Jul 302014
English: Shopping carts in ABC Tikkula.

English: Shopping carts in ABC Tikkula. (Photo credit: Wikipedia)

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When it is difficult to make ends meet there is a particular parental struggle that doesn’t need to exist:  it is not necessary to feel guilty about setting limits on previously over-indulged children.  In fact, even if you haven’t established a precedent of over-indulgence, there’s no need to feel guilty about setting economic limits.  Like any tough situation, this one holds potential for some valuable learning:  there can be long-term benefits to changing a child’s short-term economic expectations.

Of course it can be difficult to say “no” to someone we love – and all parents want to be able to give their kids the best of everything.  But how do we define “the best”?  Can it be in the skills that we introduce and allow them to practice?  How about the benefits of budgeting?

Here are a few:

  • Setting priorities:  What is it they want the most?
  • Money management:  What is the relationship between saving and spending?
  • Planning: What will it take to get it?  What resources to they already have?  Which ones will they need to develop or find?
  • Self-determination: Are they willing to work for it?
  • Research:  Is there a way to get a better price on “the thing”?  Is it ever on sale?  Can it be found second hand?
  • Problem-solving: If they’ve not saved enough money how will they earn more?  Odd jobs?  Yard sale?

Giving your children a chance to learn the benefits of budgeting is a gift that will last far longer than… well… just about anything on their list!



Dec 272012

Day 28 - Unwrapping Christmas gifts

Day 28 – Unwrapping Christmas gifts (Photo credit: PictureWendy)

Have you ever met a parent who did not what to do the best they possibly could for their children?  Unfortunately, sometimes that beautiful wish gets translated into massive piles of consumer goods.  Stuff.  And it might not be the right stuff.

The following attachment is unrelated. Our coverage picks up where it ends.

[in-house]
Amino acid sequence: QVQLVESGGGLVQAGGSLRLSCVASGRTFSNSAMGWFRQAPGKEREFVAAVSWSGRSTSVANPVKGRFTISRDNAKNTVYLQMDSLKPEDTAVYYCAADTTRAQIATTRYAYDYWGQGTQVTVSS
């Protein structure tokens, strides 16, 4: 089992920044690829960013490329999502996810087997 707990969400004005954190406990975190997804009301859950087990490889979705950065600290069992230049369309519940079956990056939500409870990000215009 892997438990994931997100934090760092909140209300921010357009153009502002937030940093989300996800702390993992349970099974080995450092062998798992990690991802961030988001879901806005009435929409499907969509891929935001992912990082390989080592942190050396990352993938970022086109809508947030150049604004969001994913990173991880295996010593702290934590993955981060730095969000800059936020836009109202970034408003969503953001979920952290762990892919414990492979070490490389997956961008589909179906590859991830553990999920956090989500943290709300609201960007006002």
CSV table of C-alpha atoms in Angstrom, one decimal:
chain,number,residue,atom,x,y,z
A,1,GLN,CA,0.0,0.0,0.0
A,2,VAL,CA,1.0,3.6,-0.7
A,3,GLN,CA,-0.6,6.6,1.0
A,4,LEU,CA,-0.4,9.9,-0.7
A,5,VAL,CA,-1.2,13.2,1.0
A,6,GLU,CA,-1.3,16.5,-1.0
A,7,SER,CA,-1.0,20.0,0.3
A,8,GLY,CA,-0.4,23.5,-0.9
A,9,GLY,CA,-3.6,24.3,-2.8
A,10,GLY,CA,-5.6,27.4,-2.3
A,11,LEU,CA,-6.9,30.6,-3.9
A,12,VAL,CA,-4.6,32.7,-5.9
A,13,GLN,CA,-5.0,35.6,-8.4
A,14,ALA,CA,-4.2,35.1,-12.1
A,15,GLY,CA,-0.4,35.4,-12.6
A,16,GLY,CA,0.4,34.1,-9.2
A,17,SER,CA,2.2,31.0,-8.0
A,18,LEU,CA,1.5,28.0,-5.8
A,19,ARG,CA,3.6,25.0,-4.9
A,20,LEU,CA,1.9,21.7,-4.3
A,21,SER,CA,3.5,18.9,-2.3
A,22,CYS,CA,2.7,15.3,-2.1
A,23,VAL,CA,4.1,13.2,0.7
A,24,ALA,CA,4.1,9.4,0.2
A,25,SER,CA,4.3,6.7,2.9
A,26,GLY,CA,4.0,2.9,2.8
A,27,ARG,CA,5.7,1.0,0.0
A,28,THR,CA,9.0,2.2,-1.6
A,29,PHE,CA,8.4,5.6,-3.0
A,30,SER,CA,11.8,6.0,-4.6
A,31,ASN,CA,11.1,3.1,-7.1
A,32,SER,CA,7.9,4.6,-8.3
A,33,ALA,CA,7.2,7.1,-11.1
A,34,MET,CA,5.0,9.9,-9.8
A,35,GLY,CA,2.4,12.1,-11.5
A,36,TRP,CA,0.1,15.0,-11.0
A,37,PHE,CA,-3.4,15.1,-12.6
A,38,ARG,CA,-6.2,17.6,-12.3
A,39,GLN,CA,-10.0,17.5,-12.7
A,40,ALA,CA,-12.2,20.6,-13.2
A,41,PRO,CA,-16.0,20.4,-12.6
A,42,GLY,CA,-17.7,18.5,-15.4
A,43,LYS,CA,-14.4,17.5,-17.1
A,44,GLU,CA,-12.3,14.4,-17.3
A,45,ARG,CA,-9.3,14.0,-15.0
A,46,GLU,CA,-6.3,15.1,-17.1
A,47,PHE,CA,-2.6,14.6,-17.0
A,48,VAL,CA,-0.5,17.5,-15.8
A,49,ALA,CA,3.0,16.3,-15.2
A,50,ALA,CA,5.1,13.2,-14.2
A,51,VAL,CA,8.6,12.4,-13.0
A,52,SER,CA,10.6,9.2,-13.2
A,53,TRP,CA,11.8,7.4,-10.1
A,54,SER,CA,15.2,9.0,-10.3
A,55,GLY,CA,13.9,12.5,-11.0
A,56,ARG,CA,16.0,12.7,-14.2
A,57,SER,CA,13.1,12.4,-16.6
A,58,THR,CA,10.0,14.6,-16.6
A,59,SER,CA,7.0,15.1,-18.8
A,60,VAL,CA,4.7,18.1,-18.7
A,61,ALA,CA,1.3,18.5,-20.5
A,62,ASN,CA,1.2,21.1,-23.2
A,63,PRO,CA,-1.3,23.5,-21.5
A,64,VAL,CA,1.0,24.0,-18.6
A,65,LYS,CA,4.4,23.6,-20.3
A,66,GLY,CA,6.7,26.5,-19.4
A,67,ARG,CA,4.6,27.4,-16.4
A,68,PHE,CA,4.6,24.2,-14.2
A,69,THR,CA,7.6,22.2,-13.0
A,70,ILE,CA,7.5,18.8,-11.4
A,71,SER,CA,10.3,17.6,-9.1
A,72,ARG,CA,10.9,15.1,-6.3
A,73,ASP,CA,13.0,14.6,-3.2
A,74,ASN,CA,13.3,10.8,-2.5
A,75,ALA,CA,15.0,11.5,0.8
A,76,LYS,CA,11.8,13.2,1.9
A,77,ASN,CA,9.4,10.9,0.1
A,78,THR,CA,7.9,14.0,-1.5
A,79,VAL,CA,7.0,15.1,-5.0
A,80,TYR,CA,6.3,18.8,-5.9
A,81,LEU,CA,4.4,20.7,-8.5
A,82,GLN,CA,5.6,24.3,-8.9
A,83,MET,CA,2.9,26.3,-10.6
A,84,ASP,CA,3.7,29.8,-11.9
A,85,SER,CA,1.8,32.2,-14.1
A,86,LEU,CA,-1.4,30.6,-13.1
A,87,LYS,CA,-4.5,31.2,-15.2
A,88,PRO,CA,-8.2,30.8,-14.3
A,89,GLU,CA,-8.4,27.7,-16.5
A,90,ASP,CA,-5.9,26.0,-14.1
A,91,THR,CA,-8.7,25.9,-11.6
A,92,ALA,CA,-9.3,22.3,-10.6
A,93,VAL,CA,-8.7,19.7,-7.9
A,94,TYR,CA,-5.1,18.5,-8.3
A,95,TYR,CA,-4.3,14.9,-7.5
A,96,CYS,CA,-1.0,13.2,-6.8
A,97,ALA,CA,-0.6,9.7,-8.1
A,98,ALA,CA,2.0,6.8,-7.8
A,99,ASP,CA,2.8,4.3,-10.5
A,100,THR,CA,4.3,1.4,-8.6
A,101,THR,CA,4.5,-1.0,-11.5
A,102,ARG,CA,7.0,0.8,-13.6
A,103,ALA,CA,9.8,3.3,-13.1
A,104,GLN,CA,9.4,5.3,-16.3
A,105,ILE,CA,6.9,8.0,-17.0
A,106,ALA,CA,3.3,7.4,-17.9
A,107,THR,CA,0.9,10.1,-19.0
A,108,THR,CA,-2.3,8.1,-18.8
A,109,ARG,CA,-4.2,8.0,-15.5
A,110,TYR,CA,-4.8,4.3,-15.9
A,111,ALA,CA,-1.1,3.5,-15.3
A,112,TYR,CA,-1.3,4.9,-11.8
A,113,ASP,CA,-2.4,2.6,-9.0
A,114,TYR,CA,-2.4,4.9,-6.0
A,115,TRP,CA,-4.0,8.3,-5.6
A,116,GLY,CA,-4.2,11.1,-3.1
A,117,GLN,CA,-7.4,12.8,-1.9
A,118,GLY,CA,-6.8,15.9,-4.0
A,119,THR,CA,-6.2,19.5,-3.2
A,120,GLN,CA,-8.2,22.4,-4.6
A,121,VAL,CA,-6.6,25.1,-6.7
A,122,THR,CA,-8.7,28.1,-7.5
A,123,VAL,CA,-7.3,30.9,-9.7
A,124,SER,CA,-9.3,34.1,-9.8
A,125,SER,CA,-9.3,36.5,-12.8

Our intentions may be good, but over-spending, “over-gifting” behavior can teach our children a number of things we might not want them to learn.  I don’t think, for example, that any parent wants our children to define our love for them by the gifts that we buy for them.

 What other messages can we send when we repeatedly overindulge our kids’ material wants?  Are they learning about the difference between “wants” and “needs”?  How about saving versus “buy now, pay later”?  And, if everything they want just “shows up” are we teaching them to expect “something for nothing?”

 We all love to give our children nice things, but the things we buy for them can never replace the pride that comes with earning their own money and making their own decisions about how to spend it.  Things they are given without work or personal effort have little lasting value for them.  When children purchase something by contributing at least a portion of the cost with their own hard earned money, they learn valuable lessons in money management and the self-esteem that comes from realizing that there is a relationship between their work and the result.

 And those are gifts that keep on giving.

May 242010

David Crawford is new to me… but I love his stuff.

I may be late to the party, but I just found this one — called “Spoiled Bumblebee” — on YouTube.

Even if we’re committed to raising future adults, parenting on a budget and taking our little guys to the mall is not always a walk in the park!

(Maybe that’s what we should do instead?? Walking in the park???  And leave them there????)